By Hector Botero
Last year, the French government told startups they could raise up to $1.4 million (€1 million) per crowdfunding campaign. This rule applies equally to rewards-based campaigns like Kickstarter and to equity-based crowdfunding. The government also placed a limitation on funders of Kickstarter-like campaigns, telling them they could only invest $1,400 (€1,000) per campaign. This restriction was put in place to ensure that campaigns didn’t over-promise.
Next to the United Kingdom, France has the largest crowdfunding sector in Europe. Not bad for a country considered to be socialist. There are several crowdfunding sites operating in France, giving campaign backers lots of options.
Crowdfunding Opportunities in France
Growth in this industry looks promising. Here’s a short survey of French crowdfunding sites.
Ulele was one of the first crowdfunding sites to open up in the European Union. The doors opened in October 2010. Since then, the company has successfully funded almost 10,000 projects from 163 countries. Their focus is on creative, innovative, and community-minded projects.
Kisskissbankbank has a little broader appeal. Project categories include sports, art, design, ecology, journalism, education, solidarity, and fashion.
Babeldoor funds artists, writers, travelers, and other creatives. Projects have 100 days to reach their goals and funders have a minimum €5 investment threshold.
In the equity-based crowdfunding space there are several opportunities that give French financiers a chance to own a part of the company they are investing in. For example, Investir99 requires project leaders to find 99 sponsors before it can launch a campaign. The project leader can then present a business plan, but they have 12 months to raise startup funds.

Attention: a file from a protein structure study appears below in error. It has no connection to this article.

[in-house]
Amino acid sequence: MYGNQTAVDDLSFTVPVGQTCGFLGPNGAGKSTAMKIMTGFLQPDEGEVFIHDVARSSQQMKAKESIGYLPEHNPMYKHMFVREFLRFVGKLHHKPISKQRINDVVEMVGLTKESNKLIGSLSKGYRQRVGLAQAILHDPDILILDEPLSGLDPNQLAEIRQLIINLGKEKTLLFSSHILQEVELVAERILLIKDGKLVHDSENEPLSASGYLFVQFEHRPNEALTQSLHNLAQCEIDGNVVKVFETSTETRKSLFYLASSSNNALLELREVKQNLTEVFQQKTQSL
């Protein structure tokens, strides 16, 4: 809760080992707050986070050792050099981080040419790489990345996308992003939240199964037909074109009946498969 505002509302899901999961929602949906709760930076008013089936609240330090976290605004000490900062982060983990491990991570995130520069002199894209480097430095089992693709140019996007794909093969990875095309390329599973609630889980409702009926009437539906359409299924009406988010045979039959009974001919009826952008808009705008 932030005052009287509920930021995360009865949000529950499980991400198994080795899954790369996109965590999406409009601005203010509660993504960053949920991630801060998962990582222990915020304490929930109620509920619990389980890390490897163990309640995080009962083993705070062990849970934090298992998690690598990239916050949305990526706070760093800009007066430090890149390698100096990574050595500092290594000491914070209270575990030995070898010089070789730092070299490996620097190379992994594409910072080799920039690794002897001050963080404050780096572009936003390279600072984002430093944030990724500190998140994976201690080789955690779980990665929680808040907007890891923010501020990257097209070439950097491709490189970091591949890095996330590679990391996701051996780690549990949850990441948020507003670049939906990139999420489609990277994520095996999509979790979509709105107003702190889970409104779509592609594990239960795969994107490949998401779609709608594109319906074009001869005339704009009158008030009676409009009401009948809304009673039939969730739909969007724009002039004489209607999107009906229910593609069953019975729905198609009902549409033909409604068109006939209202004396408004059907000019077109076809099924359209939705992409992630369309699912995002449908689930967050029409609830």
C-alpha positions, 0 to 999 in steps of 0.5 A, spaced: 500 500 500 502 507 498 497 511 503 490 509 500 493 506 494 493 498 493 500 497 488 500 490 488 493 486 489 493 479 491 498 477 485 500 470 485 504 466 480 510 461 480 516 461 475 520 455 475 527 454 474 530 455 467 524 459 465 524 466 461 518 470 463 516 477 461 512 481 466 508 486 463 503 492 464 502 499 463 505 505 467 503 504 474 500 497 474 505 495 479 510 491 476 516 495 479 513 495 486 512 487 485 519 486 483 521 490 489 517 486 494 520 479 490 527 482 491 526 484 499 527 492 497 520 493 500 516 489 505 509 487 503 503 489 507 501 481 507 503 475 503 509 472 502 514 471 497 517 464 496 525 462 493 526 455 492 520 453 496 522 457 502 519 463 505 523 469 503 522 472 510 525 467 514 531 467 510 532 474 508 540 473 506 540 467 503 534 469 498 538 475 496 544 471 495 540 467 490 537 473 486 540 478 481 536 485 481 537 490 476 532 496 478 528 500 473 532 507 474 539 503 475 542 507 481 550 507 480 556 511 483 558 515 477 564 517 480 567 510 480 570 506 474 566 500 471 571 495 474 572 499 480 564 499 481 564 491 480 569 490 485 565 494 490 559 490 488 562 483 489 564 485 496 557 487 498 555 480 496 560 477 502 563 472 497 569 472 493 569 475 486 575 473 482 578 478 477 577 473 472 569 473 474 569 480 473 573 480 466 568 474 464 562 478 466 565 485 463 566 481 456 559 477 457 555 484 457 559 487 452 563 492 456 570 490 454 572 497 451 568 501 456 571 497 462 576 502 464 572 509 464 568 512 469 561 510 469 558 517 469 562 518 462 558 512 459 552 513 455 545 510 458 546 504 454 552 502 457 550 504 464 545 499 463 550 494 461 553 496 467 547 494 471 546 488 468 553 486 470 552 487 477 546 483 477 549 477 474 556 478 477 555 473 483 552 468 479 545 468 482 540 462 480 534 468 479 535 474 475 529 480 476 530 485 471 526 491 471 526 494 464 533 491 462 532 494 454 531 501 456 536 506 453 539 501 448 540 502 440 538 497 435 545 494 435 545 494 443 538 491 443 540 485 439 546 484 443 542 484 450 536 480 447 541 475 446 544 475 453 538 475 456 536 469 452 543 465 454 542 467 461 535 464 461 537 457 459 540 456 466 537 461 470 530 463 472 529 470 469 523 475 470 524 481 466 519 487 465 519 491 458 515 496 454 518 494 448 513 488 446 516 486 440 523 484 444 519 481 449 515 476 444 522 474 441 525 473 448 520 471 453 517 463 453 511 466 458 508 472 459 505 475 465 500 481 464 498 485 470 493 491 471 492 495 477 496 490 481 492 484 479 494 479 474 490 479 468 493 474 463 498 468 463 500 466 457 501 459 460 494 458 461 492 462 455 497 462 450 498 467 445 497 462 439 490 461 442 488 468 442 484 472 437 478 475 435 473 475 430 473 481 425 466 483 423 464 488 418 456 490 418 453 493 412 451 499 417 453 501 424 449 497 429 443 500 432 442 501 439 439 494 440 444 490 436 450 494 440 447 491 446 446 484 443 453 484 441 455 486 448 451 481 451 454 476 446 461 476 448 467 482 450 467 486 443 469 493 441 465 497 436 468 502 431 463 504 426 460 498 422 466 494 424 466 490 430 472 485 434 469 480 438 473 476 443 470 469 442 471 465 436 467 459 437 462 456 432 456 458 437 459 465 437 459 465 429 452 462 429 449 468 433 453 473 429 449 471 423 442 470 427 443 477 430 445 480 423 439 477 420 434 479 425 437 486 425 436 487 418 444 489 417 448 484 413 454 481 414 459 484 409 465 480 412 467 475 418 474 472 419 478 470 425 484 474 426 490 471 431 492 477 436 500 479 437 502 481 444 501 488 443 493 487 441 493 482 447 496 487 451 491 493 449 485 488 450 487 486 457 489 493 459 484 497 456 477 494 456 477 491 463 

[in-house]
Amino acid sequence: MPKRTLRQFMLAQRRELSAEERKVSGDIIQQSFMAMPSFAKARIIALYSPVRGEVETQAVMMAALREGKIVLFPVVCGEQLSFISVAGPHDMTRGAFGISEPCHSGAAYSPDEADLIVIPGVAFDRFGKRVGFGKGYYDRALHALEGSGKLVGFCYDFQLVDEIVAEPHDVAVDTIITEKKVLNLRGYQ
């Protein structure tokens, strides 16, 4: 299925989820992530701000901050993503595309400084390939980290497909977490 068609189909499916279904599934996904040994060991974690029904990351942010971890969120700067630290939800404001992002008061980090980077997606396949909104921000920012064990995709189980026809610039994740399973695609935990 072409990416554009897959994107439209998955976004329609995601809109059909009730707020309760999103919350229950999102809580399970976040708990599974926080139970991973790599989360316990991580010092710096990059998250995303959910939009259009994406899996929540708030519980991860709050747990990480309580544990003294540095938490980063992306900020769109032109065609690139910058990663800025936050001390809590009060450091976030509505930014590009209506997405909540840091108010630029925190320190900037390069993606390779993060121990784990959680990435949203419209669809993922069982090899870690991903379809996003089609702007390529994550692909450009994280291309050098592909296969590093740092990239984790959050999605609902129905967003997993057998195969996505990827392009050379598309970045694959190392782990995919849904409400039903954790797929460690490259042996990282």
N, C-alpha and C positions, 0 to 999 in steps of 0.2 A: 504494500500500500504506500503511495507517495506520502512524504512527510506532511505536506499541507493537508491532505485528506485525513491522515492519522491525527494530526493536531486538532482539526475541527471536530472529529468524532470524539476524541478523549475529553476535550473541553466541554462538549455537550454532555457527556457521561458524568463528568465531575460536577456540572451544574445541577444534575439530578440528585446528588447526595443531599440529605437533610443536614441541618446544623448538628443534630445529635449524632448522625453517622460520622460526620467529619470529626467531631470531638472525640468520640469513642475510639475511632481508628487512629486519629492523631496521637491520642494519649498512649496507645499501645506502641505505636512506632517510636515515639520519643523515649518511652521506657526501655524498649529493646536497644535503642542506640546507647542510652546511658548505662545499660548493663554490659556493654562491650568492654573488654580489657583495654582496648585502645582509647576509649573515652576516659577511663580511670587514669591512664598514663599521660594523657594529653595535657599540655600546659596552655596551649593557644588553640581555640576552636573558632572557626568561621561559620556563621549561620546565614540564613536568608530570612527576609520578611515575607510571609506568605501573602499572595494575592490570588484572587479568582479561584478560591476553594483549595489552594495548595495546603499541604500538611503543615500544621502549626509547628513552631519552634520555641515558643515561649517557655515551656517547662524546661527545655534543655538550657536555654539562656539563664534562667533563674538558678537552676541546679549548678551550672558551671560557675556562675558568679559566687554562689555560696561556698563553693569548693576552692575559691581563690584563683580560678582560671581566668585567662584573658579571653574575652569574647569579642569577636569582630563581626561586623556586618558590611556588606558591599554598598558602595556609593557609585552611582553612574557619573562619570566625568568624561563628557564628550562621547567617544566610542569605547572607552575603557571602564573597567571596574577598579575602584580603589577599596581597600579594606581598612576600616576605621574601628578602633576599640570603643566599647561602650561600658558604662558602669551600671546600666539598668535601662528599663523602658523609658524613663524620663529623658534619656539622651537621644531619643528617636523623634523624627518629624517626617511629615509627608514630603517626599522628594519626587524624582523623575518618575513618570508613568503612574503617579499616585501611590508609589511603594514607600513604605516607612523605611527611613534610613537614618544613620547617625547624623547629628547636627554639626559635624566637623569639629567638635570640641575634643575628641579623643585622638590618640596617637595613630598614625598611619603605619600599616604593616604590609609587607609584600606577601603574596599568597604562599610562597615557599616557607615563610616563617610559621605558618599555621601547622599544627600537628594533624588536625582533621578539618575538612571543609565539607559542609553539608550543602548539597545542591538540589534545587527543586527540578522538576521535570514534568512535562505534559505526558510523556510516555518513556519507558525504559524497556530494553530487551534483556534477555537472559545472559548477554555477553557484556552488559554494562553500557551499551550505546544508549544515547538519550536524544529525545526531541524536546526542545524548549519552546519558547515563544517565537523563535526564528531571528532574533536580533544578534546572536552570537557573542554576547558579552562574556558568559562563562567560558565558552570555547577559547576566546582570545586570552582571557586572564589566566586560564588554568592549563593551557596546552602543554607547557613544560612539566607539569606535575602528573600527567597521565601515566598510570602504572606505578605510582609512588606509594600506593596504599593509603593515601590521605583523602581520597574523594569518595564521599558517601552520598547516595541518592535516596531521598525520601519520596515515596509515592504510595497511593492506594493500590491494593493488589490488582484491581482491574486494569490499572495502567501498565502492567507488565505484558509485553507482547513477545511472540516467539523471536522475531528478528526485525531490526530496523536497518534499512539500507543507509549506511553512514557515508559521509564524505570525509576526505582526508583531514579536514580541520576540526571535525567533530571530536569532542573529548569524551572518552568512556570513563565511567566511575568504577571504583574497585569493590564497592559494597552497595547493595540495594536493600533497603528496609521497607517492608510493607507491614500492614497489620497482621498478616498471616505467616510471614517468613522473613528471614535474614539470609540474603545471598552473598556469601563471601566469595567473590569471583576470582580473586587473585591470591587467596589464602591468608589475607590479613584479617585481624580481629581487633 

Smartangels give campaigns two or three months and require €200,000 to €2 million for funding an application. Projects are carefully selected by the crowdfunding site.
Kiosktoinvest specializes in land development and job creation projects. Wiseed specializes in the health, environment, digital, industry, and services sectors. Sowefund is a new site that allows entrepreneurs to supplement previous investments with new equity funding.
France is also home to several peer-to-peer lending platforms. These include Babyloan and Unilend. Babyloan specializes in microcredit while Unilend offers a fixed interest rate.
Why French Crowdfunding is Growing
There are three primary types of crowdfunding in France: Equity, debt-based, and donations-based. Investment or intermediary crowdfunding platforms are required to register with the French regulating authority ORIAS (Organisme pour le Registre des Intermédiaires en Assurance). Portal managers must also have a background in banking or finance.
While other European countries are tightening the regulation of crowdfunding, the French are moving in the opposite direction. As a result, there is explosive growth taking place. The French have committed themselves to supporting crowdfunded projects.
Equity-based platforms can register under two categories: Crowdfunding Investment Advisor or Investment Service Provider. Both categories have their advantages.
Top officials in France have made public statements in support of crowdfunding with intentions to grow it without impediment. For instance, Guilleaume Prunier said he wants to see Paris be the crowdfunding capital of Europe. Prunier is in charge of innovation and entrepreneurship in French Economy Minister Emmanuel Macron’s cabinet. French President Francois Hollande said in 2013 that he wanted to promote crowdfunding, and he has allowed the French government to do just that.
As the world grows smaller and more competitive, we’ll see more countries like France take a proactive approach to investments, particularly crowdfunding. That’s a good thing.
France is no longer just competing with other European countries. They are also competing globally with China and the rest of Asia, and the Americas. It seems they understand the stakes, and that’s why they have committed themselves to crowdfunding growth. It will be interesting to see how the future plays out.